What the Honey Badger taught me about mental health

PHD national new business and marketing director Chloe Hooper
By PHD national new business and marketing director Chloe Hooper | 15 November 2018
Chloe Hooper

This week, I was fortunate enough to meet Aussie rugby legend, Nick Cummins, aka The Honey Badger at our most recent PHD Inspo breakfast. Throughout the series, we’ve been really lucky to welcome some amazing speakers including, Kate Richie, Amanda Keller and Lucy Zelic who have each drawn massive crowds. However, I’ve never seen such an excited audience of dressed up (with full makeup on) PHD’ers. 

I expected the session to centre around recent appearance on the Bachelor; discussions of roses, love interests and kissing scenes. But I was pleasantly surprised when the Honey Badger, instead, decided to share his single-minded mission – to tackle mental health among Aussie men. A topic that can no longer be ignored, with six male suicides every day in Australia. 

The Honey Badger recently opened up about the detrimental impact his recent media attention has had on his mental health in a post-Batchelor interview on the Project. From the session we had with him this morning, it has been an experience that has taught him a lot.  

He called out three cornerstones to looking after your mental health, which I wanted to share as they resonated with me and should be applied to our careers;

  1.      Having a purpose
  2.      Getting back to nature
  3.      Not taking things too seriously. 

I recently wrote an open letter to management where I discussed the impact company culture can have on our mental health. Post the Inspo session, I was inspired to build on this thread to ensure that these learnings are taken into account during my day to day working life.

Chloe and honey badgerChloe and The Honey Badger at PHD's offices

Having a purpose

Purpose was 2018’s industry buzzword. However finding your overall life purpose isn’t always easy, particularly when you are experiencing mental illness. The Honey Badger explored the importance of having achievements which transcend your career. Try adding ‘Personal KPI’s’, to your usual work related performance indicators so that you are held accountable for these during our review periods. This process would encourage you to work towards our external life goals, and in-turn, improve our mental wellbeing. 

The Honey Badger also stressed the importance of not over complicating purpose. In true Honey Badger style, he explained that a purpose may be something simple, like setting yourself a ‘daily challenge to catch a fish’. The Resilience Project App is a daily well-being journal which prompts users to identify their emotions and record moments of gratitude. The app is a great way of encouraging users to recognise and celebrate achievements of any magnitude.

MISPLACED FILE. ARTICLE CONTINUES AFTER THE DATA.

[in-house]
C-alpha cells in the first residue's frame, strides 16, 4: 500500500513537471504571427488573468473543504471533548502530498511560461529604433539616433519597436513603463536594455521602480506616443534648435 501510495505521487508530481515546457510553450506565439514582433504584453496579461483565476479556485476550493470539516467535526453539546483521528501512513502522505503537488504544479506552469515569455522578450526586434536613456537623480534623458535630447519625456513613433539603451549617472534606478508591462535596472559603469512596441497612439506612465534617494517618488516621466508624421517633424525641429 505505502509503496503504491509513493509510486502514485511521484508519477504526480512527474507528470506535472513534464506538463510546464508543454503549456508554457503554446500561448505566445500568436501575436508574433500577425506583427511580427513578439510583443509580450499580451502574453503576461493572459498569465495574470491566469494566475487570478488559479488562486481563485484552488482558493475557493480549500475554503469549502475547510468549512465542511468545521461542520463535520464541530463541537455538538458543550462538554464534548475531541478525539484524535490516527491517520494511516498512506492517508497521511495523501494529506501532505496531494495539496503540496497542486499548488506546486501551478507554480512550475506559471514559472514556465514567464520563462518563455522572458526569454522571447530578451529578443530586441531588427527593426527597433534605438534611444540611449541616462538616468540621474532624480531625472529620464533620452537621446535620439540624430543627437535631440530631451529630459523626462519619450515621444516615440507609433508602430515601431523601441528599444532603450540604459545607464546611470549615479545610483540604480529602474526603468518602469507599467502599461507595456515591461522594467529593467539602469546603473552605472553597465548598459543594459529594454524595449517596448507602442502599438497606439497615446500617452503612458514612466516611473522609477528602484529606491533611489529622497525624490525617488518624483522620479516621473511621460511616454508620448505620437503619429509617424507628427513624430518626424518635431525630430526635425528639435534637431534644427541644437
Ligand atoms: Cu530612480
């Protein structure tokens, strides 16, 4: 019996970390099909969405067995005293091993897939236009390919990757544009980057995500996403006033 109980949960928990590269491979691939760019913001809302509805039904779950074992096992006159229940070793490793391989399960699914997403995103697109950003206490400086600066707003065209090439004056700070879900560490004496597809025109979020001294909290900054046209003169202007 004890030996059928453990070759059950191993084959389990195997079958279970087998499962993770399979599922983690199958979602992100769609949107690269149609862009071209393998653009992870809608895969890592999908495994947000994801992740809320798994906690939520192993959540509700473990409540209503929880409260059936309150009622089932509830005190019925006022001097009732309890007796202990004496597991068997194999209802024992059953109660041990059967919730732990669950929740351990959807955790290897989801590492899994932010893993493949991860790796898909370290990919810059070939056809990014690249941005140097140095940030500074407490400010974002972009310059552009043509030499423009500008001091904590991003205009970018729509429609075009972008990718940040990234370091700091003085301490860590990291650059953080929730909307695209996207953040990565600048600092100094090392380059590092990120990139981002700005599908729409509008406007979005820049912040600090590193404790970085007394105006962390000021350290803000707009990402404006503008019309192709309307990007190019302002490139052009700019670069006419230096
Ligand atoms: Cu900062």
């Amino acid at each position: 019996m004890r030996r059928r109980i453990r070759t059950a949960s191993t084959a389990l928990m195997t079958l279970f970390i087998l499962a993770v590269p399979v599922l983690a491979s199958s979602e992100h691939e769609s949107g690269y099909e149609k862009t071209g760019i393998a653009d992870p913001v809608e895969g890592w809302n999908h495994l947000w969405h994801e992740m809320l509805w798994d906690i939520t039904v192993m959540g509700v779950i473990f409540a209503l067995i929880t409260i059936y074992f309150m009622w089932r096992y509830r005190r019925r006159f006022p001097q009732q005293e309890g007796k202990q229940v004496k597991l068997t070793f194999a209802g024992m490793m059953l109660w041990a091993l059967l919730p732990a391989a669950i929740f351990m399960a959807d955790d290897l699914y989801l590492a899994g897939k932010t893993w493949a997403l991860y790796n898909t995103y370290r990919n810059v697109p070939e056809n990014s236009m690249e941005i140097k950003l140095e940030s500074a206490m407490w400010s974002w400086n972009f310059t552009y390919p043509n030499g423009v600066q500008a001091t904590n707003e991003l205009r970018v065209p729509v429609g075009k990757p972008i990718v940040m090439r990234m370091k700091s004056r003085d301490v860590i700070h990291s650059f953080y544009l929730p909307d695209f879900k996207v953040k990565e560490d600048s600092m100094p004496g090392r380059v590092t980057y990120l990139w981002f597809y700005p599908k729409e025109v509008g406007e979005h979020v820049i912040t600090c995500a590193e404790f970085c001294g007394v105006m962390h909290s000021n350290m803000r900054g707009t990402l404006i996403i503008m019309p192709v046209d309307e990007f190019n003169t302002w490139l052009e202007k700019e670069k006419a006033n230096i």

Getting back to nature

Nic is a keen traveller of Australia and when met by a blank response when he asked if any of us had ever been to The Kimberley, he actually posed the question, ‘Have you guys even been out of Sydney?’.

Getting back to nature is proven to be one of the most beneficial methods of mental health care so, The Kimberley is definitely on my holiday to do list but this principle can be incorporated into work.

Fortunately, we can implement this principle into our working life, without having to head out west. I regularly ‘work from home’, but that's exactly where I work, from home. Following Nick’s discussion I was left pondering, ‘why am I not taking advantage of living in one of the most beautiful countries in the world and working from somewhere more picturesque?’.

Walking meetings are another great way of getting outside of the confinements of the office and refreshing your mind through the great outdoors. At PHD, we promote enjoyable walking routes to encourage participation in these modified meeting environments. Next time you are arranging a meeting that doesn’t require your laptop, why not suggest a stroll around a nearby park? It may be just what you, or your colleague needed that day. 

Not taking things too seriously 

If there is one person that encompasses this ethos, it is The Honey Badger. His ability to be himself and not take life too seriously is what has made him such an Australian legend. There is no doubt that this is an important aspiration in working life. Our chief planning officer, Alex Pacey, recently described his frustration with the phrase ‘Don’t stress too much, we are not saving lives’. He comically remarked on how unhelpful this advice is when people are under pressure.

I think this raises the importance of mindfulness when helping people work through times of work related stress. At times, we all need to be reminded to not take things too seriously. However, we may need to deliver it in a way that is both empathetic and individualised to the recipient. Of course, I haven’t reminded Pacey that he’s not saving lives for some time now.  

It was what he didn’t say that really spoke volumes to me. 

The Honey Badger must have experienced a lot in recent months. With all the media backlash, despite looking ‘as cool as a cucumber’, I can only imagine having 200 sets of eyes staring at him was probably the last thing he needed this morning. Yet you wouldn’t have known as he joked and had us all roaring with laughter. I was left to ponder that just because people seem to be ok, maybe it doesn’t always mean that they are. Raising awareness of mental health through placing the issue at the forefront of our industry’s agenda is essential. We need to make “R U OK” day, everyday. As six suicides a day is something that must change.

By PHD national new business and marketing director Chloe Hooper  

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